Held in 1964 to coincide with the Summer Olympics in
Tokyo, the International Exhibition of Contemporary Ceramic Art was Japan’s
first comprehensive survey exhibition of ceramics from around the world.
The show toured the National Museum of Modern Art, Tokyo; Ishibashi Art
Gallery, Kyushu in Kurume (present-day Kurume City Art Museum); The National
Museum of Modern Art, Kyoto; and Aichi Art Gallery, Nagoya, leaving on
Japanese ceramics a significant impact that was at the time described as
the “defeat of Japanese ceramics.”
Japanese ceramics of the 1960s were greatly stimulated by their contact with contemporary ceramics abroad. This exhibition focuses on these movements, examining the instrumental role played by the International Exhibition of Contemporary Ceramic Art in introducing overseas contemporary ceramics to Japanese audiences.
Exhibition 1964 presents the features of ceramics in 1960s Japan and abroad by documenting and reconstructing the International Exhibition of Contemporary Ceramic Art primarily around pieces actually exhibited, together with works of the same age, and by tracing the travels of one of the key persons in the realization of the exhibition, Fujio Koyama (1900–1975), a ceramic artist and scholar who traveled across Europe and America to assemble the works in the exhibition. The reconstruction also sheds light on Koyama’s view of contemporary ceramics, which the selection most certainly reflected. Furthermore, 1964 gathers testimonies—recollections of the exhibition by artists who participated in it or were stimulated by it, exploring in depth the influence of the International Exhibition of Contemporary Ceramic Art on contemporary Japanese ceramics.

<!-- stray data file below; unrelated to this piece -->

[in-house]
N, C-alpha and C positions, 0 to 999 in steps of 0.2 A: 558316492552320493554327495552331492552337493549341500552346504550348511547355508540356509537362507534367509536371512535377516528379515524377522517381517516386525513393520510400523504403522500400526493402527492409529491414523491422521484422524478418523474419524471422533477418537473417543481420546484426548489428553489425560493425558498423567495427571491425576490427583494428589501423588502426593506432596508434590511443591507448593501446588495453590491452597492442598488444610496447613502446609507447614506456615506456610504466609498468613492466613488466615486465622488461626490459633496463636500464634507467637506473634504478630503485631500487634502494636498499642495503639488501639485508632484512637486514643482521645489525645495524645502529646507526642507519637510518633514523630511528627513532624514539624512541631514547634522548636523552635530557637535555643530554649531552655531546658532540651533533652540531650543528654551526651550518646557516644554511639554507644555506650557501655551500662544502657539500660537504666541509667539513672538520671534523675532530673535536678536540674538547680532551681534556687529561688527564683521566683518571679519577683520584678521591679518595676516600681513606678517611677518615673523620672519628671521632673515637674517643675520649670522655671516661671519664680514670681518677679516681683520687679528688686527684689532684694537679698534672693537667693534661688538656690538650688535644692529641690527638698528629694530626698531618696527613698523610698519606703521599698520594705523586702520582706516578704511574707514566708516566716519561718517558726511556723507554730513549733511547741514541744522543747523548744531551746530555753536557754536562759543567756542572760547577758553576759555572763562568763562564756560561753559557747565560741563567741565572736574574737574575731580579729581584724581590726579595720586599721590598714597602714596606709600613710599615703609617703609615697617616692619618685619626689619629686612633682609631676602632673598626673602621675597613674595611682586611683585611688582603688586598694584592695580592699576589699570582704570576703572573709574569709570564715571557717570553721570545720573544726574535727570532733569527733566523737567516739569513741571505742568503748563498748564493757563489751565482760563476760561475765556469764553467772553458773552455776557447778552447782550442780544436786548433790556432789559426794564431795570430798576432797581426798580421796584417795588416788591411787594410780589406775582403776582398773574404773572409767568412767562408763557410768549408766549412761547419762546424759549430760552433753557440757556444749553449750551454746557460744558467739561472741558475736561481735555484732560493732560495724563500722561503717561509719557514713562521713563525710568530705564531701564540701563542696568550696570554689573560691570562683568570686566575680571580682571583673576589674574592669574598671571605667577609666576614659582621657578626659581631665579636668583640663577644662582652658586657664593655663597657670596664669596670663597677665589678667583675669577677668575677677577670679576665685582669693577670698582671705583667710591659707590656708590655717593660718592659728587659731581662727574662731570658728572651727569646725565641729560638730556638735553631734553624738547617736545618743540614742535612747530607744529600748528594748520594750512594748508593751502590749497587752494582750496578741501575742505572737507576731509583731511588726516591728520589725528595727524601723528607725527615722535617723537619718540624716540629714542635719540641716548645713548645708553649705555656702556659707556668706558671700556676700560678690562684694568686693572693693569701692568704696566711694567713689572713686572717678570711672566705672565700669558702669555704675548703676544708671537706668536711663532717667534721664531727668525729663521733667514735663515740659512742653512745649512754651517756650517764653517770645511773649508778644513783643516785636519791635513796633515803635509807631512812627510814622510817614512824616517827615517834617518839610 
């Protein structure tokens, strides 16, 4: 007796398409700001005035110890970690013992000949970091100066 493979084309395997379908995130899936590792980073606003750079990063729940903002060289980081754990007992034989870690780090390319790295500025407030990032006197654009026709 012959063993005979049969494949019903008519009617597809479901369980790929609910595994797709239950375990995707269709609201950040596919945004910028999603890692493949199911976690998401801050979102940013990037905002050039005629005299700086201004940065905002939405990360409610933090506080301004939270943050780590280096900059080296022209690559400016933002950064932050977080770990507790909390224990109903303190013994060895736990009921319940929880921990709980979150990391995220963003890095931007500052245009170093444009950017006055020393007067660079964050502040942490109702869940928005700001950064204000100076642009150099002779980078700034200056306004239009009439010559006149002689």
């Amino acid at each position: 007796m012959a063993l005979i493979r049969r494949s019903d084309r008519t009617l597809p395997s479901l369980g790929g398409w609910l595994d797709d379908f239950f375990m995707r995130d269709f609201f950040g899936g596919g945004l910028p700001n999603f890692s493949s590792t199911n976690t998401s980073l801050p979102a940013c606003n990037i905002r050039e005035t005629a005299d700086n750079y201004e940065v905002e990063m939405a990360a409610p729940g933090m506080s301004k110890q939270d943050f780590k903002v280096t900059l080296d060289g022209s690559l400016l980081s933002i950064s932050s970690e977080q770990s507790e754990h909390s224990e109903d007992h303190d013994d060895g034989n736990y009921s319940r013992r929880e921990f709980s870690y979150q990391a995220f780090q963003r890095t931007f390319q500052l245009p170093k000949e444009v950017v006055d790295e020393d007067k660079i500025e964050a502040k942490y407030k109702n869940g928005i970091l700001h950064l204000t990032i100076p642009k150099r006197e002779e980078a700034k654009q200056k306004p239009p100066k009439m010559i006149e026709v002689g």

Did the exhibition truly represent a defeat for Japanese ceramics? If it did, in what way? Through works, records and testimonies, 1964 sets out to determine the position of the International Exhibition of Contemporary Ceramic Art in the history of Japanese ceramics, examines its influence, and hopefully brings into perspective the many groundbreaking developments emerging in postwar Japanese ceramics.